News Irish News

Thursday 19 July 2018

I'm very proud that both my children will grow up fluent in our national language

Bernard Dunne at the opening of Gaelscoil na Giuise at Firhouse Community Centre with student Alex Ni Cheallaigh. Photo: Steve Humphreys
Bernard Dunne at the opening of Gaelscoil na Giuise at Firhouse Community Centre with student Alex Ni Cheallaigh. Photo: Steve Humphreys

Bernard Dunne

When I lived in Los Angeles back in 2001, I noticed something quite alarming about myself.

LA was, and is, full of many different nationalities, much like Ireland is today. When these people from different nations met with someone from their own country they immediately conversed in their mother tongue.

Naire - or shame - came upon me when I realised that I could not speak my own language.

Gaeilge is a funny thing. It's our country's national tongue and we start learning it from the age of five and continue learning it throughout our next 13 years in school.

Most, including myself, end up leaving school with little or no comprehension of the language. We would have a puzzled look on our face if someone spoke to us on the street with our own language.

We use excuses like it is too hard to learn, it's not taught well, it's rammed down our throats and that it is no good to you later for getting a job.

This last excuse is probably the most problematic for the language to thrive. When faced with the choice of learning the language of our ancestors for an increased sense of pride and belonging, or learning a language which will help one gain employment, it's clear which choice people are making.

Pride, identity or a feeling of belonging is something we only start to feel when we get older.

It was in LA when I got this sense of lacking identity. What was it that made me proud to be an Irishman?


Was it that sense of community in our neighbourhoods, our humour, the fact that we have many famous poets and scholars, our lovely countryside or the way we punch above our weight internationally in sport? Or was it the fact that we are a resilient people, who, having faced many challenges still manage to raise ourselves up and smile?

All of these things make me proud to be Irish.

Our language though is as important as anything else to me and my identity as an Irish person.

It's as much a part of our country as our music, Gaelic games, art and geography.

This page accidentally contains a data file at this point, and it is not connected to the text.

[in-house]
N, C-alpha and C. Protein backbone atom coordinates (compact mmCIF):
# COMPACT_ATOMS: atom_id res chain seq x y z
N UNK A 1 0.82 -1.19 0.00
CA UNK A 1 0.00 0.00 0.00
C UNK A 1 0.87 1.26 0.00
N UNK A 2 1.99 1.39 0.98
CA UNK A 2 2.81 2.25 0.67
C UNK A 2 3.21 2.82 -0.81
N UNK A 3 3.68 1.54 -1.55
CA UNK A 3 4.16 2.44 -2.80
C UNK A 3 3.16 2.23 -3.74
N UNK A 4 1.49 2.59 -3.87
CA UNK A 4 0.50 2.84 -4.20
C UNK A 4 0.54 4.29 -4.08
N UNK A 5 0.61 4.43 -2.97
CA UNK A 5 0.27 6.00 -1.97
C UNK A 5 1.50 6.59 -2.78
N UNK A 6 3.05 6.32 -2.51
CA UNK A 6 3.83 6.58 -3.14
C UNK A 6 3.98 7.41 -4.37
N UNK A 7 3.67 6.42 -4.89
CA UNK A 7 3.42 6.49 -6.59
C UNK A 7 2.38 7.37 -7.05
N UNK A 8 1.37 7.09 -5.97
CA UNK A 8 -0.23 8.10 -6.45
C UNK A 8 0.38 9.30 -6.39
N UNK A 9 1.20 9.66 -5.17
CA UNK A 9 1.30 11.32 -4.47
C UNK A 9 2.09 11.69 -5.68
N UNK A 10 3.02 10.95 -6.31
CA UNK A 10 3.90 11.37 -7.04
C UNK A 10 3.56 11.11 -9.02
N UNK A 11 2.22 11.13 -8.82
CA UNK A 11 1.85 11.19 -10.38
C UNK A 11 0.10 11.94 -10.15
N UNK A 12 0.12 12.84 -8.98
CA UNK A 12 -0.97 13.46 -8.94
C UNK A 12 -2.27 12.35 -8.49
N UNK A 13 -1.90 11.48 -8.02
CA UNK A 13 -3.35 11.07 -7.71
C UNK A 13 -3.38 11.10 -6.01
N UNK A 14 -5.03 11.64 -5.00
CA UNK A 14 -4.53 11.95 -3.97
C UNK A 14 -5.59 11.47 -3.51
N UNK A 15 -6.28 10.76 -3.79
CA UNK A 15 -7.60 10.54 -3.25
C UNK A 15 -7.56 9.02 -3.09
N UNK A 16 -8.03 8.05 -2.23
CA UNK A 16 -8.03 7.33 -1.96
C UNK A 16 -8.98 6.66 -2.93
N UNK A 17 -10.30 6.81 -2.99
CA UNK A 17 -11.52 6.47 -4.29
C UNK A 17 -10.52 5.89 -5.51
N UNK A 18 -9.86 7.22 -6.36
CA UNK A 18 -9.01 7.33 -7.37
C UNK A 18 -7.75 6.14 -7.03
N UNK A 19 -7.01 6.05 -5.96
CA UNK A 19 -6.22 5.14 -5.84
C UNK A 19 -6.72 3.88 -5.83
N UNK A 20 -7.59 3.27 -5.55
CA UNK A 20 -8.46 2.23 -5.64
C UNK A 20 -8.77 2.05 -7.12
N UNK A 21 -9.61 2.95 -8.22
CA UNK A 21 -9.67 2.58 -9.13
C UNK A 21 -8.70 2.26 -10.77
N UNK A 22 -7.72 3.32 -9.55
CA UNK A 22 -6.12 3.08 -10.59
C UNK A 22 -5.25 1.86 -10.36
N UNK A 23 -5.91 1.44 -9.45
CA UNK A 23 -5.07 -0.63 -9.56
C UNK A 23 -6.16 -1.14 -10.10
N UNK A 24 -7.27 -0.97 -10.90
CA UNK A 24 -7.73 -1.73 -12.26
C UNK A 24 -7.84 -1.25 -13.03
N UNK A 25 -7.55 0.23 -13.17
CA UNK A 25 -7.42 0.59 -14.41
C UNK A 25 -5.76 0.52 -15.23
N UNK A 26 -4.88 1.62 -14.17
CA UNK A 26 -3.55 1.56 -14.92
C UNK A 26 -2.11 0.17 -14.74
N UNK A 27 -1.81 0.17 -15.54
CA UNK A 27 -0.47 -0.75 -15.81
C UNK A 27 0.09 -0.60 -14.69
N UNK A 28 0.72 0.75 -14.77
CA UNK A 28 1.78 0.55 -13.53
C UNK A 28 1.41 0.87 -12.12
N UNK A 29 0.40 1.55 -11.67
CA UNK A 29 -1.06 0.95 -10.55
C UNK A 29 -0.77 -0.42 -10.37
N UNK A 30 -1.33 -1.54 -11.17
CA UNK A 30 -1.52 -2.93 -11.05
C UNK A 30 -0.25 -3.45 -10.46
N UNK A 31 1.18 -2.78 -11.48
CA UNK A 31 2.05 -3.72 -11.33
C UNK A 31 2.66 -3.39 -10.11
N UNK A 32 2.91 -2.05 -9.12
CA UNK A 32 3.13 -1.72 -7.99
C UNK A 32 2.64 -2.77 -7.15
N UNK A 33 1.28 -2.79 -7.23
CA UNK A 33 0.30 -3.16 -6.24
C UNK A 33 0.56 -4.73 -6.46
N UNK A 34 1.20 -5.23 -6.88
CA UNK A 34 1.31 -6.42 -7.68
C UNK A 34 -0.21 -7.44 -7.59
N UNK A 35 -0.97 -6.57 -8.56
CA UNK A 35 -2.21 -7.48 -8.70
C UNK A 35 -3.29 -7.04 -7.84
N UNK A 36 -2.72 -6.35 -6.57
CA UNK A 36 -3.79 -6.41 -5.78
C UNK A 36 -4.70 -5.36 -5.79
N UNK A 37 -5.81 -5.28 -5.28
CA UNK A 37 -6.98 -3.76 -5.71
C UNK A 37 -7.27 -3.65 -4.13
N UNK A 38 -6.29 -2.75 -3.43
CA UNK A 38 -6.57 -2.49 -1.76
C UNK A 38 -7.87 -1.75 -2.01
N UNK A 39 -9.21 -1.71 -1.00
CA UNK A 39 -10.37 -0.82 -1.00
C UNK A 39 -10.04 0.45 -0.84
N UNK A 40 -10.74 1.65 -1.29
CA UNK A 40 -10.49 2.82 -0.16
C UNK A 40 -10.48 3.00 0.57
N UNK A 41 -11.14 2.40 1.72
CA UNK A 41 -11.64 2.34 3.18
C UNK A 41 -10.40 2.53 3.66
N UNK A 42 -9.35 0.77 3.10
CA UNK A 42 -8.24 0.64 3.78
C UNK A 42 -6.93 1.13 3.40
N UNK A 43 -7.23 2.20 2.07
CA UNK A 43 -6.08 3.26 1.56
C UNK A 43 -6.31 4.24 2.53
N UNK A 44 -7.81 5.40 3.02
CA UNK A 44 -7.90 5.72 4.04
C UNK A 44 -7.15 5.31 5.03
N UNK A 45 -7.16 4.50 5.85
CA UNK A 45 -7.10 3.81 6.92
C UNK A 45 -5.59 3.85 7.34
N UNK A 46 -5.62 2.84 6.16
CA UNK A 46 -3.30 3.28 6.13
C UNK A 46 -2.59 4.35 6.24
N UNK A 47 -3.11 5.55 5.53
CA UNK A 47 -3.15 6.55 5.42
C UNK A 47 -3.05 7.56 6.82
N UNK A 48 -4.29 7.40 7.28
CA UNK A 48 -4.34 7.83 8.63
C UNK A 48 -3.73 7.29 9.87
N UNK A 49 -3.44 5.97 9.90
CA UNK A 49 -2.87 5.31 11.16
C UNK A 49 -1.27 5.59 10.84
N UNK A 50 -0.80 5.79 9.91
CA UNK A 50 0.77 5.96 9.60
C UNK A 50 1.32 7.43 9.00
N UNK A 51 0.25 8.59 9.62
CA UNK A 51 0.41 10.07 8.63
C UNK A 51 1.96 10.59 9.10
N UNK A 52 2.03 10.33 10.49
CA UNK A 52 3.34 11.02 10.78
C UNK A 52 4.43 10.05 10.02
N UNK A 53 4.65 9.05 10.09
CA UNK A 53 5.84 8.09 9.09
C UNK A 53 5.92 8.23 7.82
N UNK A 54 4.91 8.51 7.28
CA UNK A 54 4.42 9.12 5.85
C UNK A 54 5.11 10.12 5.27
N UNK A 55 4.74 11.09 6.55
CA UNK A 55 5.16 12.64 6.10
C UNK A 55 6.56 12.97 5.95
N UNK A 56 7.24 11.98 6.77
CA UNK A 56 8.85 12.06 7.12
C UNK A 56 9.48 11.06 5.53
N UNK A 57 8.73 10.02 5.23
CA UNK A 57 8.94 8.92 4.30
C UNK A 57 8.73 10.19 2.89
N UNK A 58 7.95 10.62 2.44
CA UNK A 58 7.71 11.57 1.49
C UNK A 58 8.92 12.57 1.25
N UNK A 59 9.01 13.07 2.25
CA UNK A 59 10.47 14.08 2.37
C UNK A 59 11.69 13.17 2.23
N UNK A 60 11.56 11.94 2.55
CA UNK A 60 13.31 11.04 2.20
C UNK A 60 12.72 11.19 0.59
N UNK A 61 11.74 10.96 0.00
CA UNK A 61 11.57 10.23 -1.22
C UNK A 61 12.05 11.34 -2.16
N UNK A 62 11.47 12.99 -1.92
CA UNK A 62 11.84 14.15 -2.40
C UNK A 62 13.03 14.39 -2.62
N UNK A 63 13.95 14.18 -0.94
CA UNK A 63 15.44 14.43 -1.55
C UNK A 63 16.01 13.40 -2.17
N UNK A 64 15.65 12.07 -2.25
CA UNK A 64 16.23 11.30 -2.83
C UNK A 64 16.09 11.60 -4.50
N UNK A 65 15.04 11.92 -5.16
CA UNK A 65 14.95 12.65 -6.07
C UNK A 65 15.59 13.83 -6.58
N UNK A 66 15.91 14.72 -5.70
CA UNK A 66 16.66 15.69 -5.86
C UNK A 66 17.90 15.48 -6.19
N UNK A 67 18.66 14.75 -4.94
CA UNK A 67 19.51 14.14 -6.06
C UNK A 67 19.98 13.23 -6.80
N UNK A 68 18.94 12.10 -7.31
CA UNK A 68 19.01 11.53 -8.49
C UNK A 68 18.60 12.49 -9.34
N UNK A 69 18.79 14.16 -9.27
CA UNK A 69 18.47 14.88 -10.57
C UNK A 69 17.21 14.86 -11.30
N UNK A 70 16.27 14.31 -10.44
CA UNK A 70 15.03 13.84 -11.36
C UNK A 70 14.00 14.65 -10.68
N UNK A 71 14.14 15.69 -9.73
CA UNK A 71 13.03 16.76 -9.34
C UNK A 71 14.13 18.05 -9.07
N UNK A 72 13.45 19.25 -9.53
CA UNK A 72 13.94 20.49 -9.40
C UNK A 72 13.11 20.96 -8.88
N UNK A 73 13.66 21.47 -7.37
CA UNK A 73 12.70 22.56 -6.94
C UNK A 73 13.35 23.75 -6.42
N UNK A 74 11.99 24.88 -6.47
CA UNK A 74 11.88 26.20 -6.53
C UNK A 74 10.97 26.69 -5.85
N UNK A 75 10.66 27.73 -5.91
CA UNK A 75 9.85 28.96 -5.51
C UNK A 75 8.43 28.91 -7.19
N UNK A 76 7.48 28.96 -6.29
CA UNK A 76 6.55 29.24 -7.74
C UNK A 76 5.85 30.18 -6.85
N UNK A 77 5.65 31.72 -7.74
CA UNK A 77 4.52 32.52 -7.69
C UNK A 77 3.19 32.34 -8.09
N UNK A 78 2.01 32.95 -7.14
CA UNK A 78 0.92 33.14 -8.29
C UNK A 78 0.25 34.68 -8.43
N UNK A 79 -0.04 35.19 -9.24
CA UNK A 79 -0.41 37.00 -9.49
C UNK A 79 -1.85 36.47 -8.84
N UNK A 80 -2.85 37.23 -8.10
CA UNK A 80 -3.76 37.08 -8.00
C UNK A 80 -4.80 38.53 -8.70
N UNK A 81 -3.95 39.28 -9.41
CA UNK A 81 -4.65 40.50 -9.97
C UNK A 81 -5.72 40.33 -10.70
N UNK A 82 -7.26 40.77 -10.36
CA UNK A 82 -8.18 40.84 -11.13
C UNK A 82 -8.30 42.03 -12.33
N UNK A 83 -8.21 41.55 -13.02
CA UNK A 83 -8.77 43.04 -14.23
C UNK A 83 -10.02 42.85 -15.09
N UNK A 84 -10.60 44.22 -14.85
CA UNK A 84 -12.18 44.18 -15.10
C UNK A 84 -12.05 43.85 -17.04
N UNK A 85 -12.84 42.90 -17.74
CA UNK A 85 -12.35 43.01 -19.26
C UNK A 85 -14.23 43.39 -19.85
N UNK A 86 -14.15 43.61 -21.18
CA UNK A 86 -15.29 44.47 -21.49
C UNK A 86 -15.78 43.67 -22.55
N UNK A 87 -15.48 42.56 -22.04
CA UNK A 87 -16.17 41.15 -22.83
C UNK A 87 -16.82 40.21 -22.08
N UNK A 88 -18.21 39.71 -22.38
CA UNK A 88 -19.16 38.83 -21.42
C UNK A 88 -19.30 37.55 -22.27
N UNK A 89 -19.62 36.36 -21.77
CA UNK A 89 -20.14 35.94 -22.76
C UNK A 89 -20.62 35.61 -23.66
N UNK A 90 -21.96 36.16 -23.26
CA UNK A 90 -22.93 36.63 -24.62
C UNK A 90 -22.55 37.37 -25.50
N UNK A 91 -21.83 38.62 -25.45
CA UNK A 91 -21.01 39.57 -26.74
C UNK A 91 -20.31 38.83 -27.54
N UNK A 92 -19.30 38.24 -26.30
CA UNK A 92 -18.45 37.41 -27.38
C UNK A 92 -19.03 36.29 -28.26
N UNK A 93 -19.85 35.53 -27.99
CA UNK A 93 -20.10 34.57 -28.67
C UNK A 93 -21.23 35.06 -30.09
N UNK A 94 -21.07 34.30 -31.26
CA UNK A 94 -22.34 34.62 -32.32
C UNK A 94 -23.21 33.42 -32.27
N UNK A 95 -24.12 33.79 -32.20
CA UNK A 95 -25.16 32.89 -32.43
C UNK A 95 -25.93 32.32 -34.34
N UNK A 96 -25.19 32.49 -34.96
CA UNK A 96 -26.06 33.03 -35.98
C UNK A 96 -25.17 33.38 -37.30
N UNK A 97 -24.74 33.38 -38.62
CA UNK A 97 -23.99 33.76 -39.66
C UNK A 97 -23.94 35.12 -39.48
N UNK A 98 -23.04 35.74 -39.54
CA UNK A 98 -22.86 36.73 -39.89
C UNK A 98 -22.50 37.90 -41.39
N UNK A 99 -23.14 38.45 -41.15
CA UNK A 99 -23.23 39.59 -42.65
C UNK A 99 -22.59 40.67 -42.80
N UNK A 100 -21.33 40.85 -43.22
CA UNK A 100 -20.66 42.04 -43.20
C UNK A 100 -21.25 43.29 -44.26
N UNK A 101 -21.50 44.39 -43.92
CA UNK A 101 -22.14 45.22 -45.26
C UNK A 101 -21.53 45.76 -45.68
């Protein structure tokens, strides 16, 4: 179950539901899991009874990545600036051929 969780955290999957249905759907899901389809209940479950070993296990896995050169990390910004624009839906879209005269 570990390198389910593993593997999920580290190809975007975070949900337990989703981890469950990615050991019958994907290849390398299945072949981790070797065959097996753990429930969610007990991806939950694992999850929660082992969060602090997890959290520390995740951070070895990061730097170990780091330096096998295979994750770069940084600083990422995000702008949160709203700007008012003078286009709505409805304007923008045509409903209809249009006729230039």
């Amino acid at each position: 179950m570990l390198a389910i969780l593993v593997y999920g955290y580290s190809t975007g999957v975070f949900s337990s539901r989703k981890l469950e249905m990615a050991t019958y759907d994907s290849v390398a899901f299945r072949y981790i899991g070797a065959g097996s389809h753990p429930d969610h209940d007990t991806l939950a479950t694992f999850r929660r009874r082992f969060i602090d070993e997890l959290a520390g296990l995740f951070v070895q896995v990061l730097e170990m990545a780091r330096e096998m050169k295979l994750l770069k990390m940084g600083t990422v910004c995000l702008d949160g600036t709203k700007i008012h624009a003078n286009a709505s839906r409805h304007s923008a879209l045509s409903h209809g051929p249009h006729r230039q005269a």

I had to travel the world to realise this.

Young children in school should be immersed in and taught in the Irish language.

I'm talking about kids from five to 12 going through primary school with Irish. After that they can decide what they want to do but they will be fluent, so the studying of it in secondary school could become a specialist study.

This immersion in the language will help give young people a sense of pride in their language, culture and country.

Three years ago I did a show called Brod Club.

It was a national campaign aimed at trying to encourage others who, like myself, had little or no Irish but wanted to improve their vocabulary even a basic level.

To this day I still get people coming up and trying to talk with me with whatever Irish that they have. And the big theme from most of these conversations is that they wished they had worked more on their gaeilge.

Des Bishop did fantastic work with the language when he made the programme In the Name of the Fada.

Moving to a gaeltacht for a year, he demonstrated that even a man who did not have to study Irish in school could learn the language.

Sometimes I think our hang-ups about the language are more drawn from the past and stories that kids grow up hearing.

I believe that we have to look to the future with not just our language but also our identity.

There are now many new ethnic groups in Ireland and many languages spoken by these new Irish citizens.

Irish identity is changing and maybe so too is our relationship with our language.

We need to try to encourage the language to move along with this change.

Our young people need to be given more chances to use their language. A 40-minute class a day or every second day isn't enough to encourage young people to speak it.

They need inspiration from social events where the language can be used.

Language can help people identify more with the cultures of this country. But they need to be exposed to the language in a fun and engaging way.

I understand there are those who feel the language is not needed as part of our schools, our lives or our identity.

It's different strokes for different folks I suppose, as I feel our language is hugely important to us as a nation.

I take pride in the fact that both my children will grow up fluent in our national language and I believe that it is a gift that will keep on giving in their lives.

It's about preserving our culture, our history, and our identity. I feel that I am doing something, however little, to try and help this.

Is mise le meas.

Online Editors

Editor's Choice

Also in Irish News